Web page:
The trust behind the new West Suffolk Hospital said it is "on track" to open in 2030, despite fears that the government programme behind it has been marred by “delay, indecision and soaring costs”.

In 2020, the government announced its New Hospital Programme (NHP) which pledged to build 40 hospitals by 2030, including the Bury St Edmunds facility. 

In May 2023, ministers committed to prioritising rebuilding facilities that included reinforced autoclaved aerated concrete (RAAC).

However, Sir Julian Hartley, chief executive of NHS Providers, which represents NHS trusts, said "delay, indecision and soaring costs" are impacting projects and called for clarity on funding.

He said: "Trust leaders and local people want to see the promise of ‘new hospitals’ honoured. They know these projects can transform services for patients and staff.

“While there has been some welcome progress, the bigger picture is one of delay, indecision and soaring costs which the NHS, taxpayers and patients can ill afford. Trusts urgently need clarity from the Government on funding and next steps.

“But this is one part of a much bigger problem about the scale of underinvestment across the NHS estate. More than 100 trusts applied to join the NHP and the NHS repairs bill is now at a staggering £11.6billion, much of it high-risk. We cannot afford to let this problem get worse.

“As we head towards a general election, trust leaders want a cast-iron commitment from all political parties to an NHS infrastructure programme that meets the needs of hospitals, mental health, community and ambulance services.”

East Anglian Daily Times: West Suffolk Hospital is being rebuiltWest Suffolk Hospital is being rebuilt (Image: Newsquest)

Despite this, a spokesperson for the West Suffolk NHS Foundation Trust has confirmed progress for the new Bury St Edmunds hospital project is on track. 

"The West Suffolk NHS Foundation Trust’s programme to deliver a new hospital is on track, with construction commencing post-2025 and a forecasted opening date in 2030," they said.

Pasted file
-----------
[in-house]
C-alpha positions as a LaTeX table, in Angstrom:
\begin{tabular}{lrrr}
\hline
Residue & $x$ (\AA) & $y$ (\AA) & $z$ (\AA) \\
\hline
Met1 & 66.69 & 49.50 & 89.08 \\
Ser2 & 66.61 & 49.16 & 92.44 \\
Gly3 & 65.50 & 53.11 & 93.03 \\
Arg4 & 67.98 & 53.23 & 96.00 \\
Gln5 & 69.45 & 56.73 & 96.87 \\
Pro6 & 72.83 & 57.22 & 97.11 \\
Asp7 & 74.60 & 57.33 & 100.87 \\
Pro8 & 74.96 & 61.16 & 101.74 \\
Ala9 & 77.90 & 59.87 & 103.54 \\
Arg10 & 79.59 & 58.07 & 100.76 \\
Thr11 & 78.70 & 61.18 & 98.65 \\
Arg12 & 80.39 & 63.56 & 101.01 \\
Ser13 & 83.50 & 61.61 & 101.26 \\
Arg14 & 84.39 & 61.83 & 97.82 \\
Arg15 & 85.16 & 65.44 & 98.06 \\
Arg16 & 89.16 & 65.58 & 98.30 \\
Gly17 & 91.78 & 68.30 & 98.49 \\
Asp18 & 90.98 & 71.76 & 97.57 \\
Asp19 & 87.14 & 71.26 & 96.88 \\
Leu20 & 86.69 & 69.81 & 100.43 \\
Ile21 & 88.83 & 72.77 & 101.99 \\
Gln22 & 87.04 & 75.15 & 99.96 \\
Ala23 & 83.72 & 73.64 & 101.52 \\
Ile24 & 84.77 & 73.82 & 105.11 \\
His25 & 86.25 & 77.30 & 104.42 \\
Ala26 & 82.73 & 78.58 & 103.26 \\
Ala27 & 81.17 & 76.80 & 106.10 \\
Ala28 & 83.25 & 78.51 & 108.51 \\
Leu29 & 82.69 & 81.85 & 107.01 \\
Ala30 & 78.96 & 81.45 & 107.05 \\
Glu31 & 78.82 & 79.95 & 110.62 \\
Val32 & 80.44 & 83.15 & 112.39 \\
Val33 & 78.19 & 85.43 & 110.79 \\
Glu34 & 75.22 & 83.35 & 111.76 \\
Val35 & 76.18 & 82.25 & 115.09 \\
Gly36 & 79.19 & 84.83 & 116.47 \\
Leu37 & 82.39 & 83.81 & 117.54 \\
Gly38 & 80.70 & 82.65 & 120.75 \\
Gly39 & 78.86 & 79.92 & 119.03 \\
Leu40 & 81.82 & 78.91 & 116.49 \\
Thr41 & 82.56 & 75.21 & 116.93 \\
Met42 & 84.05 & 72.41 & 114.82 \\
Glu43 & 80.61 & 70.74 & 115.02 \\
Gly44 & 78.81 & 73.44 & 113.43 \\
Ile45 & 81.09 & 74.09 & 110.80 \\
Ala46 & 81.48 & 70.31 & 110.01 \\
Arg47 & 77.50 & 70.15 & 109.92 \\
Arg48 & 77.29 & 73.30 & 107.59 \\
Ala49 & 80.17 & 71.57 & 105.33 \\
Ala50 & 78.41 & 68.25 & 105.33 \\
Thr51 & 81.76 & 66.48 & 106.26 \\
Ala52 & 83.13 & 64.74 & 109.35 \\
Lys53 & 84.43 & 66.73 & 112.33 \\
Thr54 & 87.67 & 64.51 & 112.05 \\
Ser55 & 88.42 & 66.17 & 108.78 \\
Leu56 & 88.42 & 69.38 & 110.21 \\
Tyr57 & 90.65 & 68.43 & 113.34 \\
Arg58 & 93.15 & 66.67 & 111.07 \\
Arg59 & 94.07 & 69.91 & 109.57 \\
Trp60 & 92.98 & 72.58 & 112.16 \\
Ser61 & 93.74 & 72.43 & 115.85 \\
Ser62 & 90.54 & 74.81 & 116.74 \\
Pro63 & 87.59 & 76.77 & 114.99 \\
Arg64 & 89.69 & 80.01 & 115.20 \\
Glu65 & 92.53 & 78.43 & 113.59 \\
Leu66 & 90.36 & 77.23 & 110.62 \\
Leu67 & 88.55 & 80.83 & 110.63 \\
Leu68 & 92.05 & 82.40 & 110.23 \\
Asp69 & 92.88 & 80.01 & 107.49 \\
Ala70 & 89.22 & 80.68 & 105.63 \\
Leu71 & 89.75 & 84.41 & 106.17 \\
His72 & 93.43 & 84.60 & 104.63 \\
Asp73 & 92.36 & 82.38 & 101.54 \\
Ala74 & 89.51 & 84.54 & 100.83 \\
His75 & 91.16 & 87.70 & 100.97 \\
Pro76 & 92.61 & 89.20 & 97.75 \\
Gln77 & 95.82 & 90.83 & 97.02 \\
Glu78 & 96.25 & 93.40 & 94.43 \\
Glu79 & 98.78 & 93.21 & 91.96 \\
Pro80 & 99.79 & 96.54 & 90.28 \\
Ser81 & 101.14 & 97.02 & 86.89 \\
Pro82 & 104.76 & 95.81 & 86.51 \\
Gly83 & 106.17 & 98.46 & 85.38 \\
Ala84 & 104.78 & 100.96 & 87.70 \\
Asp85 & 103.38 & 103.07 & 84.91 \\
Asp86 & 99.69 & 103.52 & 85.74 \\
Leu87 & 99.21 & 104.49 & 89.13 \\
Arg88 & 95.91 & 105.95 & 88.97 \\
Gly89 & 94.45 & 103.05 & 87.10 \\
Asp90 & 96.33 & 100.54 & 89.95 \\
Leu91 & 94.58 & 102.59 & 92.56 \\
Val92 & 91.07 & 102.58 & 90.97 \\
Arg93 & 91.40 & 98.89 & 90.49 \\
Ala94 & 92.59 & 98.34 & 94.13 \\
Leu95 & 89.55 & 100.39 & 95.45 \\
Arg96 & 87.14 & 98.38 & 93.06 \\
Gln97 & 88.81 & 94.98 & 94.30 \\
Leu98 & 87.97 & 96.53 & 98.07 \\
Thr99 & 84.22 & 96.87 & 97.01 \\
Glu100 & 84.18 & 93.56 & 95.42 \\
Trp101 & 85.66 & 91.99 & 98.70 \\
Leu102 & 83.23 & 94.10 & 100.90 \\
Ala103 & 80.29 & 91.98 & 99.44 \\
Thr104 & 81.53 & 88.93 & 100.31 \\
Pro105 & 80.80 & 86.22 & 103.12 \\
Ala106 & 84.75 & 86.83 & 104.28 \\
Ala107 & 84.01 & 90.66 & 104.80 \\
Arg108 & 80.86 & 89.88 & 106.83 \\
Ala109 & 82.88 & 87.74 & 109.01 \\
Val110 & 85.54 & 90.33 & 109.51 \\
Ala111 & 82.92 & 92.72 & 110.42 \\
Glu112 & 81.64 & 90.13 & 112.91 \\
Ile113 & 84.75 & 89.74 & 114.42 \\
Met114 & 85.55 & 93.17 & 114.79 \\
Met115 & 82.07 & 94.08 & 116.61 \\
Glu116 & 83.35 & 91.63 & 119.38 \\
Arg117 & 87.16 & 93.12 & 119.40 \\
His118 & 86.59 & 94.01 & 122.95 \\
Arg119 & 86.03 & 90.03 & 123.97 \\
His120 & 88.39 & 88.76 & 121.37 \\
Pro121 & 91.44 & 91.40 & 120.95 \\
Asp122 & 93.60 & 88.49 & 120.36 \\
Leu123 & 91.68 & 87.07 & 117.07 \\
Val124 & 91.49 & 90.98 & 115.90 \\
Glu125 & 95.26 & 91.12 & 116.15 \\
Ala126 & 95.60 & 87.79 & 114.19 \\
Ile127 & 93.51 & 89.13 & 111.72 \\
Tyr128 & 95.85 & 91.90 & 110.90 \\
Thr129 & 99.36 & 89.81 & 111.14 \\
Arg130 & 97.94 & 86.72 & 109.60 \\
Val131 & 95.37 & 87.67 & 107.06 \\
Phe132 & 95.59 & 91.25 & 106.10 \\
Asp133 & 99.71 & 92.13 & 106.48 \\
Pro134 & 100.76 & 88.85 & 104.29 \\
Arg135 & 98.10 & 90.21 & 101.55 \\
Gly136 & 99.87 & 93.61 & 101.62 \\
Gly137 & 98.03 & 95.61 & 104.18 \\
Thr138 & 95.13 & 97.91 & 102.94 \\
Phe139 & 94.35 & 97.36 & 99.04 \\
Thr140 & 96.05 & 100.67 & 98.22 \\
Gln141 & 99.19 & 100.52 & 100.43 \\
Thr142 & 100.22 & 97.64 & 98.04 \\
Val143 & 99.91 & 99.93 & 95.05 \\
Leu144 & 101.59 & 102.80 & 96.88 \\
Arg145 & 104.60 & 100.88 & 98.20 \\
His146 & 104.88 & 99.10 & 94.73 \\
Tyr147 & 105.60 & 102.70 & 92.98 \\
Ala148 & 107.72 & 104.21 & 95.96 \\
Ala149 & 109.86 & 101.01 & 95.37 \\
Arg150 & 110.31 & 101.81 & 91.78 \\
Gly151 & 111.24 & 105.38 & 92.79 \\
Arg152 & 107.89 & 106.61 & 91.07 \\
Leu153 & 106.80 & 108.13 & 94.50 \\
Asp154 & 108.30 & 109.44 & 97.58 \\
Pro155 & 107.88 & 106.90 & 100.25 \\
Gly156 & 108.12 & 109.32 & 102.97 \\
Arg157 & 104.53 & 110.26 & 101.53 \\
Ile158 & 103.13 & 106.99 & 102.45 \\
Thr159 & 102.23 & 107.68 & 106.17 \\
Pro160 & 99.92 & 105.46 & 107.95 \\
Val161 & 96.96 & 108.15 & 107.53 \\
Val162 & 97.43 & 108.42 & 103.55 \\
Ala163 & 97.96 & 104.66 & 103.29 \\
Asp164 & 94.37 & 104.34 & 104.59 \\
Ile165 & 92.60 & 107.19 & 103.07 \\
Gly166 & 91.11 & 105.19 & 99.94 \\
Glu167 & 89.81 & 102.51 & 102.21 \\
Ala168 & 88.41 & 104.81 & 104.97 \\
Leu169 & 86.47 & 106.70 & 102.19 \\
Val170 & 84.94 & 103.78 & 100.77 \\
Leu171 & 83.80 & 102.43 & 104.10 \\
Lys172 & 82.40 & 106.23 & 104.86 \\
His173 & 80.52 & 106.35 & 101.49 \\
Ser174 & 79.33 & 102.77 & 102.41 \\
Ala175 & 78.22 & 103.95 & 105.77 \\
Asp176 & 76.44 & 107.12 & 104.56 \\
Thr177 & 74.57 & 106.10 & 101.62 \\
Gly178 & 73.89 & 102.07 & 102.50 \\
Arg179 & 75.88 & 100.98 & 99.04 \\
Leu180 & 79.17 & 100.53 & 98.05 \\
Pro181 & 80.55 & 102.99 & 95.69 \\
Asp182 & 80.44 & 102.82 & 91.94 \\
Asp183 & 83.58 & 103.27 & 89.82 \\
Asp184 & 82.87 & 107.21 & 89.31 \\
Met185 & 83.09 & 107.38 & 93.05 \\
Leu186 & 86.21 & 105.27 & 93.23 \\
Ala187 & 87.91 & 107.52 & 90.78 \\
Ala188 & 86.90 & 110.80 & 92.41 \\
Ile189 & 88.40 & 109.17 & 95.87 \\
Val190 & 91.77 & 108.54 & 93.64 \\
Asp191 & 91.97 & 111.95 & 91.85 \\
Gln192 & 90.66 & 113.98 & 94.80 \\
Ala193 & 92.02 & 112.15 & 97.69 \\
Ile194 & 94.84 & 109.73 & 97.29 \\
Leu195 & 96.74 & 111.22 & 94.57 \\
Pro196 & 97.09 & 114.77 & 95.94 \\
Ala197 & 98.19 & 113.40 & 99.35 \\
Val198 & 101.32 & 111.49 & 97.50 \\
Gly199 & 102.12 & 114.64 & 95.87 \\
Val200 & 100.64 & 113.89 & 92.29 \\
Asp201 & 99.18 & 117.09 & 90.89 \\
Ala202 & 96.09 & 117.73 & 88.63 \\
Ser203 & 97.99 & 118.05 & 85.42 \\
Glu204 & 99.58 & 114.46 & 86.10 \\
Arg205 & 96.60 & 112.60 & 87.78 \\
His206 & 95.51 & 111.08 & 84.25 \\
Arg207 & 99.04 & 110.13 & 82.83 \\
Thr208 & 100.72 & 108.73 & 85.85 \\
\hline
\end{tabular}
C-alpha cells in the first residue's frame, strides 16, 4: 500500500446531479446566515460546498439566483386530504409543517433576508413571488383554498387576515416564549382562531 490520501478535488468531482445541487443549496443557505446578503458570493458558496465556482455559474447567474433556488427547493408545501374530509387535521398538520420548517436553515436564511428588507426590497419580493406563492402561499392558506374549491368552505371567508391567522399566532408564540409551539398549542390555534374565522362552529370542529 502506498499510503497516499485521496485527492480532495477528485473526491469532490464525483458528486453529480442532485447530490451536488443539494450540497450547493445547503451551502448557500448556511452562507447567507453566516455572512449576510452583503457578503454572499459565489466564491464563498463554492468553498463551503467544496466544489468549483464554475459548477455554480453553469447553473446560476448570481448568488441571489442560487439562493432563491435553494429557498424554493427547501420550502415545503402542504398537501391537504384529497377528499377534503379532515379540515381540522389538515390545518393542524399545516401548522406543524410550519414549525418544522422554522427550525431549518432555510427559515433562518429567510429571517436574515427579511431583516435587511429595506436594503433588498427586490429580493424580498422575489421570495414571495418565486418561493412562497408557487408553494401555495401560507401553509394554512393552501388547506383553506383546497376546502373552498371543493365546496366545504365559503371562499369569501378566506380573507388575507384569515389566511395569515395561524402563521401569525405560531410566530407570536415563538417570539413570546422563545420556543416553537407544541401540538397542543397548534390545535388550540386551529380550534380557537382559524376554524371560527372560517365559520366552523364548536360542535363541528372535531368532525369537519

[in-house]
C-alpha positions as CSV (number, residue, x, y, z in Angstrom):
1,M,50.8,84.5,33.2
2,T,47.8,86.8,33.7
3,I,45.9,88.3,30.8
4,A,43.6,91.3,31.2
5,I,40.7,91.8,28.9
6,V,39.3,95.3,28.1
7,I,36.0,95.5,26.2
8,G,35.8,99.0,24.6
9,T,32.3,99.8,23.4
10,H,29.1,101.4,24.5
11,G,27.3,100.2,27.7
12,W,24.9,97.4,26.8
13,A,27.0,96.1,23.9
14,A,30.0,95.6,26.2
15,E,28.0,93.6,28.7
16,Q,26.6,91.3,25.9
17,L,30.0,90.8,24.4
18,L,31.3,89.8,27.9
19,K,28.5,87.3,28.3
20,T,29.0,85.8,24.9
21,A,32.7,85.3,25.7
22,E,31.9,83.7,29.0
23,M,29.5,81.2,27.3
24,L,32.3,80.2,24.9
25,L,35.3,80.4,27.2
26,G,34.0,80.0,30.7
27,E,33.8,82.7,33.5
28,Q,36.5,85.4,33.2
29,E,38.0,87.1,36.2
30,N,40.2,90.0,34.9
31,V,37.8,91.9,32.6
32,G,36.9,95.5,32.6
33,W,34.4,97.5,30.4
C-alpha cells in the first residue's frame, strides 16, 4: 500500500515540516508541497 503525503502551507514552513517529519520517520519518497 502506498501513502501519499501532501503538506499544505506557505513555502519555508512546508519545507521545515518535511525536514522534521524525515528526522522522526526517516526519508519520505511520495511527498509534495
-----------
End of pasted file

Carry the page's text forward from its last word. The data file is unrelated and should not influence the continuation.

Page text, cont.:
"We are continuing to prepare the new site for construction and are working closely with the New Hospital Programme to maximise the opportunities that the centralised national design and programme can bring, to deliver this new hospital as quickly as possible.

"Alongside this, due to our ageing estate and the prevalence of RAAC across much of our West Suffolk Hospital site, the Trust has undertaken a significant programme of works to support our RAAC infrastructure to ensure the safety of patients, staff, and visitors." 

In terms of the NHP, the trust has acquired the Hardwick Manor site, had outline plans approved by the council and commenced enabling work including archaeological trenching and buffer tree planting. 

The trust said so far capital spending related to RAAC safety works amounts to £74m since 2019/20. 

East Anglian Daily Times: Hardwick Manor has been purchased for the new hospital projectHardwick Manor has been purchased for the new hospital project (Image: Justin Paget Photography Ltd)

The trust said they introduced several safety measures to help manage the site following detailed analysis of its RAAC infrastructure, including a continuous  survey and assessment programme assessing the condition of RAAC planks.

If an issue is found, remedial and mitigating work is undertaken immediately and short-term, temporary props installed to reinforce the plank.

The trust said that, as of May 2024, 88% of roof planks have precautionary supports in place, and the majority of these are failsafe roof supports.

There have been no plank failures at the West Suffolk Hospital.